City Council bills would address long waits, negative treatment at NYC welfare offices – Metro US

City Council bills would address long waits, negative treatment at NYC welfare offices

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City Council members introduced a set of oversight bills on Monday meant to change the experience of those going to New York City food stamps and other public assistance or welfare offices.

On Dec. 7, police forcefully arrested Jazmine Headley and ripped her 1-year-old child out of her arms at a Human Resources Administration (HRA) office, shedding light on larger issues in the system. Headley was arrested after sitting on the floor at the office, where she had been waiting for four hours to find out why her son’s benefits were cut off. (It was a mistake, officials said, because of a technical glitch that prevented state and city systems from “talking to each other.”)

On average, New Yorkers wait for 2.78 hours at New York City food stamps (or SNAP) centers, and 3.13 hours at Job Centers, according to a new report by the Safety Net Project of the Urban Justice Center. On its website, the HRA says average wait times are 51 minutes at Job Centers and 47 minutes at SNAP Centers.

The Safety Net Project surveyed SNAP and Public Assistance recipients across the five boroughs and found that New Yorkers aren’t just dealing with long waits at these HRA offices. They’re also dealing with negative employees, neglected phone lines and rampant documentation errors.

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“It’s not just the fact that I was arrested,” Headley told the City Council at a Monday Committee on General Welfare hearing. “It was the harsh way that I was treated by people who are supposed to help me.”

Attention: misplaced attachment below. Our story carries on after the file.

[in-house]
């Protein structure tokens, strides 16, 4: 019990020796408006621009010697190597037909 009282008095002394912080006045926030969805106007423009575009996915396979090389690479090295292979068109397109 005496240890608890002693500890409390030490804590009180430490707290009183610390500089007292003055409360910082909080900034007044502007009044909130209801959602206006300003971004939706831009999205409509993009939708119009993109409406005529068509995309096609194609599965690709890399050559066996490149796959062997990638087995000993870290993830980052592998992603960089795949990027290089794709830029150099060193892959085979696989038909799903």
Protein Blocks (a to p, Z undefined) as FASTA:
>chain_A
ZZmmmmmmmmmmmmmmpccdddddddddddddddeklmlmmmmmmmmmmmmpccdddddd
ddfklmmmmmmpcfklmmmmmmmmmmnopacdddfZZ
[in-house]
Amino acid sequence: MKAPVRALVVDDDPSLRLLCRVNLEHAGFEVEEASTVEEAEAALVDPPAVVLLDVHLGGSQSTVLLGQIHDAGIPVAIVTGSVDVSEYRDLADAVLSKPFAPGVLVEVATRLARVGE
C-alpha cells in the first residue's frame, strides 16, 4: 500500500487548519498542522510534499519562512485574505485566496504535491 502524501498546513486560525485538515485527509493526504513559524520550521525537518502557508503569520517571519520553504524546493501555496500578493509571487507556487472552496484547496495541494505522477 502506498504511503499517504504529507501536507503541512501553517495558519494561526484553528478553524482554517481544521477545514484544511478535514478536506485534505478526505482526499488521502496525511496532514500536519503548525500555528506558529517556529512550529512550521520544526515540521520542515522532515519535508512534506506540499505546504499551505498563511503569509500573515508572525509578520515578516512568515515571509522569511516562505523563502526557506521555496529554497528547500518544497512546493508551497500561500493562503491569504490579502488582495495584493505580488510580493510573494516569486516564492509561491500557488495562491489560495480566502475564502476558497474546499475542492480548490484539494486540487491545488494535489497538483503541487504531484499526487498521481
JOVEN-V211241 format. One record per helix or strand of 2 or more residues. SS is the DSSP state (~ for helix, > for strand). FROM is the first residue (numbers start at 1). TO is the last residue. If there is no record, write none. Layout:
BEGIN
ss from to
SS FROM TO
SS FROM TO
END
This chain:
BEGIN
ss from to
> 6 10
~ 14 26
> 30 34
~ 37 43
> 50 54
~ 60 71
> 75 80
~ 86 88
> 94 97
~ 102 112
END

Thirty four percent of respondents reported that HRA workers “always” or “often” spoke to them in a “mean, hostile or nasty manner at Public Assistance Centers,” per the report. Another 33 percent said they’ve had such an experience “sometimes.”

HRA policy says that phone calls must be returned within 36 hours, but 64 percent of calls were either not returned or had connection and voicemail issues, according to HRA’s own internal audits.

More than 25 percent of SNAP applicants/recipients and more than 50 percent of public assistance applicants/recipients said an HRA worker had lost paperwork that they submitted in 2017, the Safety Net Project report found.

Those going to New York City food stamps and public assistance centers in the Bronx have the worst experiences because of overloaded and underserved offices. While the Bronx has the highest percentage of SNAP recipients, it also has fewer SNAP centers than Manhattan or Queens.

How will City Council bills change NYC food stamps, public assistance centers

The set of bills introduced by the New York City Council would require new reporting, training and accountability for the HRA, which is the city agency that runs these food stamps and public assistance offices.

The oversight package includes actions that would require HRA, the Department of Social Services and the NYPD to issue quarterly reports on any use of force inside these offices; require full-time social workers at every office and institute de-escalation training for those that work in these Job and SNAP centers.

Other bills address call for a sanitary space for children at HRA centers, a client satisfaction survey for each individual checking in at a center and a new system that allows clients to schedule appointments online and over the phone. Speaker Corey Johnson is behind one bill that would create an Office of the Special Handler to establish a system for DSS to receive comments, questions and complaints.

“Every person who walks into an HRA office deserves to be treated with compassion and respect, full stop,” said Council Member Stephen Levin in a statement. “The recent incident faced by Ms. Jazmine Headley brought to light serious gaps in our city’s social services system and the need for top to bottom client improvements.”

HRA officials said at the hearing that they will consider the Safety Net Project’s reccomendations and that they look forward to working with the City Council to make system-wide reforms. 

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